If there is one thing that has annoyed me this generation, it is motion control.
The Wii Remote started with such vigour and promise, with Resident Evil 4: Wii Edition demonstrating that behind the waggling Wii Sports facade there was a serious control setup begging to get out. But to no avail, as the Wii struggled to maintain or even standardise its controller and how games utilised it, it became a scattershot controller that only now is being used sensibly again.
The PS Move and Kinect have shown similar problems. That is, there is software for them – but little to none of it is really worthy of interest, making these options costly and pointless. At least the Wii had the decency to come with the Wii Remote and keep the costs low; Microsoft and Sony forgot that with the added expense comes the need for high-brow support. Which they have systematically failed at.
With Nintendo moving on and the Wii-U controller being as it is, the support for the Wii Remoter built into the Wii-U is starting to look ever more pointless as the controller goes back predominantly to a more traditional setup, the only quirk being that whacking great big touchscreen.
But this comes with a proviso – a caveat, if you will – and that is that Nintendo themselves cannot afford to repeat the performance of the Wii Remote. The touchscreen will bring out the best and worst in games, of course it will. But it needs to be used – and be seen to be used – in all the games. It cannot coyly ask for games to spread the love around controller types, it needs now to focus on what it has, what it wants to sell the system on. It needs to standardise the Wii-U controller. And it needs to do this as soon as possible.
Of course, some argue that the Wii-U only currently supporting two of these controllers is bad. Or is it? I don’t mean to sound rude here, but with Nintendo pushing the online aspect, games will be taken online far more. Post-pub entertainment the controller ain’t set up for. I only have two 360 controllers – when I have friends around, we put on fighting games and its winner stays on. That’s just how it is. We all have 3DS’ and we all play Mario Kart 7 – we don’t need to be in the same room to race each other anymore. Games are becoming more social on the internet but increasingly less social personally. This has been happening for some time. I doubt any will notice the Wii-U controller restriction really.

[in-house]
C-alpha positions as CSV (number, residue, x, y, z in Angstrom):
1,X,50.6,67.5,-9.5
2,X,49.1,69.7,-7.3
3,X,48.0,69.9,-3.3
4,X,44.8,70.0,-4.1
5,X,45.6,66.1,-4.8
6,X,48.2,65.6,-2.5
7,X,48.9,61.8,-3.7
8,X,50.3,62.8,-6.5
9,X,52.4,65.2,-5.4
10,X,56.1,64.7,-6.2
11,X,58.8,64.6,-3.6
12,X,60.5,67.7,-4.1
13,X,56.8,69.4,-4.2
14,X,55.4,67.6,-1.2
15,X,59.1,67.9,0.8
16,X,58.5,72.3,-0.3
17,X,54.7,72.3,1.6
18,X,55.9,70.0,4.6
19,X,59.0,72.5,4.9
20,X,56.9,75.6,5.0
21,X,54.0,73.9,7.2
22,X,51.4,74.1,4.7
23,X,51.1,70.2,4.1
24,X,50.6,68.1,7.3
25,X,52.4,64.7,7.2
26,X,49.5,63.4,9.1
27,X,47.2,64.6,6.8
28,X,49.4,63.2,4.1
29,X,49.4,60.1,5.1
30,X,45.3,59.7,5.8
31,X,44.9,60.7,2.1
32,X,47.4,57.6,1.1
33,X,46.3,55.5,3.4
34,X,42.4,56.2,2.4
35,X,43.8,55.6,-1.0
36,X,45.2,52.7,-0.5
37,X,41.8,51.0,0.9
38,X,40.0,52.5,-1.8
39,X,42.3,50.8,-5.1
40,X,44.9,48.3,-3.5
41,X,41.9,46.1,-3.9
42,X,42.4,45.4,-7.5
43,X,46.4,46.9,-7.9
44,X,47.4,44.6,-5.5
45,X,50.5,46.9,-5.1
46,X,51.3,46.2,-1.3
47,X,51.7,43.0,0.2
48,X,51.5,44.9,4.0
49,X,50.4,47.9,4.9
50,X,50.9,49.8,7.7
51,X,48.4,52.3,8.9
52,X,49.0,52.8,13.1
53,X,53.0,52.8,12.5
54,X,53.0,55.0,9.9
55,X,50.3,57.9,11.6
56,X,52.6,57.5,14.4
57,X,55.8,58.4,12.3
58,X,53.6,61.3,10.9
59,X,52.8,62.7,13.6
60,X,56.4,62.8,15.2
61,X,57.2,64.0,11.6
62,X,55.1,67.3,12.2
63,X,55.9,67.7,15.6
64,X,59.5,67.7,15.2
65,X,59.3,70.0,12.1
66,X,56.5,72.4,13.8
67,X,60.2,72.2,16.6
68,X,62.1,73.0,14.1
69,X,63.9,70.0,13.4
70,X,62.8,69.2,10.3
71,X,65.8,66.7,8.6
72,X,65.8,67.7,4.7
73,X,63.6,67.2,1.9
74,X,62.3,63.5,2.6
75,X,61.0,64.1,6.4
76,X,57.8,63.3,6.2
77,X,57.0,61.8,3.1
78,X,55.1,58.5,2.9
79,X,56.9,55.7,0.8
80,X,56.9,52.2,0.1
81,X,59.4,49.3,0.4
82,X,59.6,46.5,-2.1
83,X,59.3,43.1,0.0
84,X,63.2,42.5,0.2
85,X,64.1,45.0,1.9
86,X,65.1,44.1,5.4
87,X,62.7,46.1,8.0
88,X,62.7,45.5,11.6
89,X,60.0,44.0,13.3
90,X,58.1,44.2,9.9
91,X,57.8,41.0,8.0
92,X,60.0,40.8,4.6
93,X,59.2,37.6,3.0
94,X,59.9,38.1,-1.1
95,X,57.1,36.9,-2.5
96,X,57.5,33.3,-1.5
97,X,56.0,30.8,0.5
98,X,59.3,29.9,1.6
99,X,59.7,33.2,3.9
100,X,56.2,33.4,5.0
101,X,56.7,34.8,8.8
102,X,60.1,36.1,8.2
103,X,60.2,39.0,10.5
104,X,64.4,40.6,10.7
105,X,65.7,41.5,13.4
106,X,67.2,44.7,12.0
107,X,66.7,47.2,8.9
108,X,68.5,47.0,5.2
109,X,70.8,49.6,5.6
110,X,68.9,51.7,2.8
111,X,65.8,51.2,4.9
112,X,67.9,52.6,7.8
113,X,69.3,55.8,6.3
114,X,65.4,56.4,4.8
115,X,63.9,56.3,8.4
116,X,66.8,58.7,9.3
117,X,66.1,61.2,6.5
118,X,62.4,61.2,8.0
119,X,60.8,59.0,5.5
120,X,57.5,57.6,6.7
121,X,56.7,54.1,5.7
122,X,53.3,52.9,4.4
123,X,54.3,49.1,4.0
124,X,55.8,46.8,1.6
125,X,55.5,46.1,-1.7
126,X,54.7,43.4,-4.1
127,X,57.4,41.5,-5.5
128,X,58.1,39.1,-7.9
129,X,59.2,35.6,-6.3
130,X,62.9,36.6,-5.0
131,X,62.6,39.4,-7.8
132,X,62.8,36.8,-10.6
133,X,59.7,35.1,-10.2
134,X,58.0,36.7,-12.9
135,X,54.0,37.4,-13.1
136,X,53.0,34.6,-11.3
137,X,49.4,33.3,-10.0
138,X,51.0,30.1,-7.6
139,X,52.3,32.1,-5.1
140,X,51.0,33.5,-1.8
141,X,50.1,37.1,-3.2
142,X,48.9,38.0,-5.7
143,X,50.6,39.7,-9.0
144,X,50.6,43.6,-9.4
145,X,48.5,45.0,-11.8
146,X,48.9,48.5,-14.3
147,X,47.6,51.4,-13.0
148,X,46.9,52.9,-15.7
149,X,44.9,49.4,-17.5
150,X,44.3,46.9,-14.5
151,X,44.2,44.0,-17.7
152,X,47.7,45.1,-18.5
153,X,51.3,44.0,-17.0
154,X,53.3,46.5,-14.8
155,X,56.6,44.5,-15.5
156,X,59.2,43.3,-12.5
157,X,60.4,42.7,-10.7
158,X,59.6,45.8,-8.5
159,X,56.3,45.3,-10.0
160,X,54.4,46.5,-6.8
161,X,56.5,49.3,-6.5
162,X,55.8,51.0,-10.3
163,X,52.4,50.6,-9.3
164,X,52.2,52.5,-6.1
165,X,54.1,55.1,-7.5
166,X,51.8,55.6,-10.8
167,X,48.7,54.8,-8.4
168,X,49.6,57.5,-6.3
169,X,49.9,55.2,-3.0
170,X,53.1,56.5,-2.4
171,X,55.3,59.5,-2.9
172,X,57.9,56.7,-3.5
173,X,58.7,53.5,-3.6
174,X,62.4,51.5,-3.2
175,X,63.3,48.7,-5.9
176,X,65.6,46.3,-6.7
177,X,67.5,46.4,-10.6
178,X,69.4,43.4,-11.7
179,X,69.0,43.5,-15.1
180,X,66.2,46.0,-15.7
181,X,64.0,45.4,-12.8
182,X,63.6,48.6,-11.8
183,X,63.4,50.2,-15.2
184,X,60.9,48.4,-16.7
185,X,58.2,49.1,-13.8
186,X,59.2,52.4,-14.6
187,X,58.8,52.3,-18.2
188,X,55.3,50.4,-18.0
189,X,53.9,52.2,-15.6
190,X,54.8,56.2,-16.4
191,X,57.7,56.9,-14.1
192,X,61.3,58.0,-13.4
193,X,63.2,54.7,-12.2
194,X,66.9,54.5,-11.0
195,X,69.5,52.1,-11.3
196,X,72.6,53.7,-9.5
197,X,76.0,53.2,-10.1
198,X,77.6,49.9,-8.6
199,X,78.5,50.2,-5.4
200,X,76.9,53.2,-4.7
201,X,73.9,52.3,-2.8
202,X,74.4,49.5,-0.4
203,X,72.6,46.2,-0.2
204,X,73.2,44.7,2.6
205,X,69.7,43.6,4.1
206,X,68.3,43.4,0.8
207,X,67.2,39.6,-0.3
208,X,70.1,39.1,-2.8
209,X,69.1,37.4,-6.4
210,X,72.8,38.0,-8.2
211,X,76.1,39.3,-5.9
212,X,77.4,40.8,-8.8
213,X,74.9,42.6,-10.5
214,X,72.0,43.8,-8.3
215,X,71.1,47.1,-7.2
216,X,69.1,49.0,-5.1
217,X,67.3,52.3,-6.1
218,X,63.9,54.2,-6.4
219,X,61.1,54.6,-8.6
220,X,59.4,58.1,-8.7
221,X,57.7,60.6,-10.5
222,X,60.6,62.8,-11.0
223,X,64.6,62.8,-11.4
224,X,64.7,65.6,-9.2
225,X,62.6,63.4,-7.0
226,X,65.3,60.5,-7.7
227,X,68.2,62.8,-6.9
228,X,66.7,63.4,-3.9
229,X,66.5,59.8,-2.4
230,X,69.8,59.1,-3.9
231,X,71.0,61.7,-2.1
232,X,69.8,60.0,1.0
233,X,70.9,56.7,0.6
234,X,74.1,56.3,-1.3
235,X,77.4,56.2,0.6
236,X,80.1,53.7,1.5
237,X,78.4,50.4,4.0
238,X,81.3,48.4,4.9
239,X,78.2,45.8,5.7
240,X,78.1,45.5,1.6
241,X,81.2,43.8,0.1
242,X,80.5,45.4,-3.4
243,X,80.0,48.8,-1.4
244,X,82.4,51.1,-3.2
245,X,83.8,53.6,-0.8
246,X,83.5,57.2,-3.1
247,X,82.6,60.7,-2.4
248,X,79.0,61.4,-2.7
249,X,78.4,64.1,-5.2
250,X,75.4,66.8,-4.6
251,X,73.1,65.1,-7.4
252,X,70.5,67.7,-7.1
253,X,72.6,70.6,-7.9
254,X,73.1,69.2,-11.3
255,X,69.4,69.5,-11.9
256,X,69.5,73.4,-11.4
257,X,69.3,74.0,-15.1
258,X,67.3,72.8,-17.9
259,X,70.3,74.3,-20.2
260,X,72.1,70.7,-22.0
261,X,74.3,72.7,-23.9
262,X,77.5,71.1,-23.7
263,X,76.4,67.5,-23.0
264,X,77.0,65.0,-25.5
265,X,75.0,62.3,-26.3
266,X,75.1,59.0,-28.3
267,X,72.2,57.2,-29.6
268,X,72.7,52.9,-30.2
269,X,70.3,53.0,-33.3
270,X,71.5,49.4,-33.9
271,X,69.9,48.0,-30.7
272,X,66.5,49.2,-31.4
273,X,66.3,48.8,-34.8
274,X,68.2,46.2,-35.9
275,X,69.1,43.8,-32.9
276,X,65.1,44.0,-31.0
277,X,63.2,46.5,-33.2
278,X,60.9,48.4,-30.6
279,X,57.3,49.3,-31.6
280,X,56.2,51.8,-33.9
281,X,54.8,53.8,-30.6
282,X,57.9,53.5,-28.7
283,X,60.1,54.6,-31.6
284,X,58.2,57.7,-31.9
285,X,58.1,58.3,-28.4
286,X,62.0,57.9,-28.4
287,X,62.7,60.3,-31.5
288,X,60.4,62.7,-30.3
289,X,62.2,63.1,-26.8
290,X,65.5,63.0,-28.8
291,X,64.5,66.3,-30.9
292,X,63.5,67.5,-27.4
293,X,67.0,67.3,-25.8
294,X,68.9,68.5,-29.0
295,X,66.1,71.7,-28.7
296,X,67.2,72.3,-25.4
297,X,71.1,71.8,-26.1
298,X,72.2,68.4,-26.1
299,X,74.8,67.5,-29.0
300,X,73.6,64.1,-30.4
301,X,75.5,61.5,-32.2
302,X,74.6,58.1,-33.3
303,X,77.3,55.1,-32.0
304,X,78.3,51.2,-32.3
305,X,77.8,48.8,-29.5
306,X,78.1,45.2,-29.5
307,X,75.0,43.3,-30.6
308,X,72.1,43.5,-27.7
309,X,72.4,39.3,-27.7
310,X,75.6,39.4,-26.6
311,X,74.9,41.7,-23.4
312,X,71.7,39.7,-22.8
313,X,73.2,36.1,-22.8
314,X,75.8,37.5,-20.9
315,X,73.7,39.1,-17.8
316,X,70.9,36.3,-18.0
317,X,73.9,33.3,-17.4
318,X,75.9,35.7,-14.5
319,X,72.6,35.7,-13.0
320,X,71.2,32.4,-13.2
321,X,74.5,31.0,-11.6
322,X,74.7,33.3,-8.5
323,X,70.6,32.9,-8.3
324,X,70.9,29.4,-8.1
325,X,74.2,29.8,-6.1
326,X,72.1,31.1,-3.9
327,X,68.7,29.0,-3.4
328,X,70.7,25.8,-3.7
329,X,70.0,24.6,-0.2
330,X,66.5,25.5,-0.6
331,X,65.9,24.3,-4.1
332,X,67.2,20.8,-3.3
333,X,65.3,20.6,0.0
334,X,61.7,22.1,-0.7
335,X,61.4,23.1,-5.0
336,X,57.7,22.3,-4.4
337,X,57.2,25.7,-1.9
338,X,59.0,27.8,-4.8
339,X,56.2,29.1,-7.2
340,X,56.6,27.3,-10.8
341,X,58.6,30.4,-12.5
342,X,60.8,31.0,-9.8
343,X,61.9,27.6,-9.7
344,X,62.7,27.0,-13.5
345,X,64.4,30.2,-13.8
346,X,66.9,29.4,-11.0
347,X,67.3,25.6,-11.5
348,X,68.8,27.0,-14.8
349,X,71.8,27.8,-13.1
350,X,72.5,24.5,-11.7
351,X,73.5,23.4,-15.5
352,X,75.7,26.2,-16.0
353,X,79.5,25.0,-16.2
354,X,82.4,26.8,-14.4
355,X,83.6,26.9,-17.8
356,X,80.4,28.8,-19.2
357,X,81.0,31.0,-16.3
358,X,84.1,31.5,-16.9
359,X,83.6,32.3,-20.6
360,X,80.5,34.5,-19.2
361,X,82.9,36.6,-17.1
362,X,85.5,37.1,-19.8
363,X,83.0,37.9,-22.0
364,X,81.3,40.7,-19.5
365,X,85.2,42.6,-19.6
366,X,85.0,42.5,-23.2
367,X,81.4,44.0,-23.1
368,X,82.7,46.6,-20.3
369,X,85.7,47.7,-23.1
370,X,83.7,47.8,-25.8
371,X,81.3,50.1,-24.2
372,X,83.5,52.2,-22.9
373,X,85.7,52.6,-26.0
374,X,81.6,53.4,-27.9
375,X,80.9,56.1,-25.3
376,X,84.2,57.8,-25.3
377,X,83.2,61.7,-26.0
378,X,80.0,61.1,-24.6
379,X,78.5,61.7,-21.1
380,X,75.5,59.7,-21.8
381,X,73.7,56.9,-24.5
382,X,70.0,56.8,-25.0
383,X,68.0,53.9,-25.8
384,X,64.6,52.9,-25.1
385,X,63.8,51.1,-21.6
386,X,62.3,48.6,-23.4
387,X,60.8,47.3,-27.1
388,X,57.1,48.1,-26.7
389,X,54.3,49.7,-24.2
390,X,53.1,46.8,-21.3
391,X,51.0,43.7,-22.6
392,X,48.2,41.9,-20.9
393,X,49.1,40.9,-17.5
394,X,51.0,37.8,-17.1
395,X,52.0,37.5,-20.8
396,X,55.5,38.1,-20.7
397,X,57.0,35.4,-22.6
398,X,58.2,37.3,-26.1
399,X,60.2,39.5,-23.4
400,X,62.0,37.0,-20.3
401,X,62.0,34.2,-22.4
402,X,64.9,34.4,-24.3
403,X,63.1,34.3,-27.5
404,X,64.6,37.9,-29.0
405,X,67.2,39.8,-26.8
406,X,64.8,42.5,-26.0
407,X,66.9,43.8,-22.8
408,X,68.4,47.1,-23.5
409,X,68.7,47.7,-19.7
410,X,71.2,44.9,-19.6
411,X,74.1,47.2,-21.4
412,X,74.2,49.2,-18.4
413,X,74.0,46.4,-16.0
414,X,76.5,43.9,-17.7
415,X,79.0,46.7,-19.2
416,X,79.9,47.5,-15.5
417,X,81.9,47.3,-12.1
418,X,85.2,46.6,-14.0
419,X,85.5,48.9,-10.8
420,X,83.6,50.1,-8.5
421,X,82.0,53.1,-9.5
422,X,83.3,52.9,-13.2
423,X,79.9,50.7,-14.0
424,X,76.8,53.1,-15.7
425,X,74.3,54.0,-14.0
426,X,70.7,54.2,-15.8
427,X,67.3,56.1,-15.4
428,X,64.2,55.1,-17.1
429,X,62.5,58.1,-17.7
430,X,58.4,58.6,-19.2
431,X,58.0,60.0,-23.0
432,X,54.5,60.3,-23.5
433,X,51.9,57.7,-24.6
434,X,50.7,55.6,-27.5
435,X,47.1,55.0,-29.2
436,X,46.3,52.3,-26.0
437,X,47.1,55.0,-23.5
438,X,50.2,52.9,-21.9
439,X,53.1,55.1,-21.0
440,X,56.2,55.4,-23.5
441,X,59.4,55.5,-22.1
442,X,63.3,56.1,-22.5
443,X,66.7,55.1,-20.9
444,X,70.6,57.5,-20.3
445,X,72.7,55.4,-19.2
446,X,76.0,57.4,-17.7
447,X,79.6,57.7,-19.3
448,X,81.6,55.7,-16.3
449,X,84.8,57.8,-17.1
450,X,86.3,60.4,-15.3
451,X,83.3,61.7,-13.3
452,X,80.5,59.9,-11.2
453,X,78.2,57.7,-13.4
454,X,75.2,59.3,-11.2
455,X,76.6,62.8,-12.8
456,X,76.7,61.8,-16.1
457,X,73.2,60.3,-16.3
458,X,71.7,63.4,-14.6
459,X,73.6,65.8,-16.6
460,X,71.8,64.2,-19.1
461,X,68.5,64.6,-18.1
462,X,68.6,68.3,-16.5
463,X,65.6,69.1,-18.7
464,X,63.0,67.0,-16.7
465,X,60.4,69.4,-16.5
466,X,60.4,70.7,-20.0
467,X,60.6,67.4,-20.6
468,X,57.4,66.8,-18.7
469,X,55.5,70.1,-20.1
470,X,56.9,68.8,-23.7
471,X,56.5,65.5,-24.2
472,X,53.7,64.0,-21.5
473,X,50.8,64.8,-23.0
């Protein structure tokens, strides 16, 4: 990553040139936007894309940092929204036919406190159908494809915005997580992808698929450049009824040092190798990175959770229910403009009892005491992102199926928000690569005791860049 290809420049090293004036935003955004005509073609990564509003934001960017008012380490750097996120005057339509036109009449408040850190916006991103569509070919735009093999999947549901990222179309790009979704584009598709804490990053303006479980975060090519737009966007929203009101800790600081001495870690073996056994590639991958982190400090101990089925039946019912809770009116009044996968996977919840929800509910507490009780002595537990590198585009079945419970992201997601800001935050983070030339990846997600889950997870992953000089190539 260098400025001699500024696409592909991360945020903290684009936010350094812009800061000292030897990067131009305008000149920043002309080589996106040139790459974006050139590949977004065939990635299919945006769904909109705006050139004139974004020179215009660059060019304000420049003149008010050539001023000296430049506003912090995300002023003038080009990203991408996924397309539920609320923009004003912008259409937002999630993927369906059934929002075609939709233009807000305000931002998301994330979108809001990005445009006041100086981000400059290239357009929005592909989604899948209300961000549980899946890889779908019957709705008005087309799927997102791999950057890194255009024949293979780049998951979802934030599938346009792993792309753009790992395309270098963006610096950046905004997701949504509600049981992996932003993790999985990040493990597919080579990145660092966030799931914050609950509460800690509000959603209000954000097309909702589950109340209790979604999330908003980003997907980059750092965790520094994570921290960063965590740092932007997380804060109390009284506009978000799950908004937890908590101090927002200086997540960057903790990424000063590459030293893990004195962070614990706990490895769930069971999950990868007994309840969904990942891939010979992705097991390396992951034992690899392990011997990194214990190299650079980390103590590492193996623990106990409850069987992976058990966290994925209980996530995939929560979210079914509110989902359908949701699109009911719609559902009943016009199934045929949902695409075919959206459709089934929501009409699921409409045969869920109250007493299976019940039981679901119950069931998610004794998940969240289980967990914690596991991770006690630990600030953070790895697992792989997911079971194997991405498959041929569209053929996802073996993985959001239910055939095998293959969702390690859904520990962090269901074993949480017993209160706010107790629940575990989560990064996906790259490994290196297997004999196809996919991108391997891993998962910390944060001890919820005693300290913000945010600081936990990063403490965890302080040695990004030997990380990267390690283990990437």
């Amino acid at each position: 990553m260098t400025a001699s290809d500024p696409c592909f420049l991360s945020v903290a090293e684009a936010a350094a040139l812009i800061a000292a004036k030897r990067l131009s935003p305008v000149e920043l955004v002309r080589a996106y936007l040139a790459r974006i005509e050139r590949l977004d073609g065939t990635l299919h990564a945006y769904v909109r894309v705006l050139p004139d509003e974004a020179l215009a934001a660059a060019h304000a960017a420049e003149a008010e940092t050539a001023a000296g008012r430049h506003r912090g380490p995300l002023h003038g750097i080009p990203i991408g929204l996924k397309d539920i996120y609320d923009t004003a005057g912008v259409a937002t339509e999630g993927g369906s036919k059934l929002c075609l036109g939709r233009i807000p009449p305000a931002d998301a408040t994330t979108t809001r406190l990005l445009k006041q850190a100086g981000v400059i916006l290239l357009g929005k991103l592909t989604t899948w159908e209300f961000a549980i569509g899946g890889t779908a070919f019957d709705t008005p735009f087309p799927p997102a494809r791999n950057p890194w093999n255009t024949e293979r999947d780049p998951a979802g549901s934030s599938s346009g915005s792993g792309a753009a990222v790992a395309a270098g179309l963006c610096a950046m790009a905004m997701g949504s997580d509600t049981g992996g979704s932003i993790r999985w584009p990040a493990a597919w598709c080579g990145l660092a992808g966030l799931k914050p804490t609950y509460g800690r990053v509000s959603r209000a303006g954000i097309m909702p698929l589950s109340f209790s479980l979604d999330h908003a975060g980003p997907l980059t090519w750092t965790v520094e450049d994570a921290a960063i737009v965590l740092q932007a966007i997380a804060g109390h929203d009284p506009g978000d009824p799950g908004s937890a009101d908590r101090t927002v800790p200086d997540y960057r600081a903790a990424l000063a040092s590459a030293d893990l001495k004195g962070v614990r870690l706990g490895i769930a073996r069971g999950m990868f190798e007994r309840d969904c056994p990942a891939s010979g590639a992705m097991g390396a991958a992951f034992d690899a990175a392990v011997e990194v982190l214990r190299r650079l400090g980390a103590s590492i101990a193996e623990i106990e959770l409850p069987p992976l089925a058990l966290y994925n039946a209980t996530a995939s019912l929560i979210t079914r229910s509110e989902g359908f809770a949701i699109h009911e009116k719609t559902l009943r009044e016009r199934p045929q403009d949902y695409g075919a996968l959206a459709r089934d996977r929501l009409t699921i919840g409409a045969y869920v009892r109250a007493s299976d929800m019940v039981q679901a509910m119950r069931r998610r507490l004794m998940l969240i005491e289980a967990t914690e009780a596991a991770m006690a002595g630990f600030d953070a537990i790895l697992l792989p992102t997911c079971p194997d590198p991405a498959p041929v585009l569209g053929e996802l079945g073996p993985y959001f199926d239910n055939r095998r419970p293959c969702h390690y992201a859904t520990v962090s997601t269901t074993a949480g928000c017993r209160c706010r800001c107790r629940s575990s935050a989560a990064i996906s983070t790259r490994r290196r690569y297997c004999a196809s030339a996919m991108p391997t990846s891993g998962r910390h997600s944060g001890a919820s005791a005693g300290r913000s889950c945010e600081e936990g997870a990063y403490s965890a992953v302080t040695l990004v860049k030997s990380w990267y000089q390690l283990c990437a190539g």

And with this, the Wii Remote should be if not consigned to the scrapheap, then at least allowed to age and fall gracefully. It served its purpose and goaded Microsoft and Sony into two incredibly costly attempts that failed to sustain any level of excitement. It deserves credit for leading its rivals on a wild goose chase, especially since it was itself chasing its own tail for so long.
I don’t hate motion controls. Far from it, I find the latest Wii games are very good. But it’s a bit late now. The time to standardise and promote the Wii Remote is over, long long over. It exposed itself as unsuitable for certain genres and certain games. Much like 3D tech, there’s too big a margin for error for the Wii Remote to live on with the Wii-U.
The touchscreen Wii-U controller brings with it some huge implications and advances for players and games in general. That simply must be where Nintendo focus the brunt of their aim, and realise that more and more are playing online, and less and less of us are crawling back home at night with mates in tow from the pub. Partly because booze is so pricey; but mostly because we’ve all moved apart for work, family and relationship reasons. Life has won out on our four-man Smash Bros. sessions.
But the chance to take it online? Hell yeah. We can do the same old thing, even have a chat channel for us to laugh on. We don’t need more than one controller for the most part, two maximum really.
Nintendo needs to make sure the Wii-U controller sings. And for that, it needs to leave the Wii Remote to its own devices. It’s served its purpose, done good and done bad.
It’s time. It is time for it to rest, and for Nintendo to goad Microsoft and Sony into once again trying to out-engineer a simple and effective concept.
You just know they will.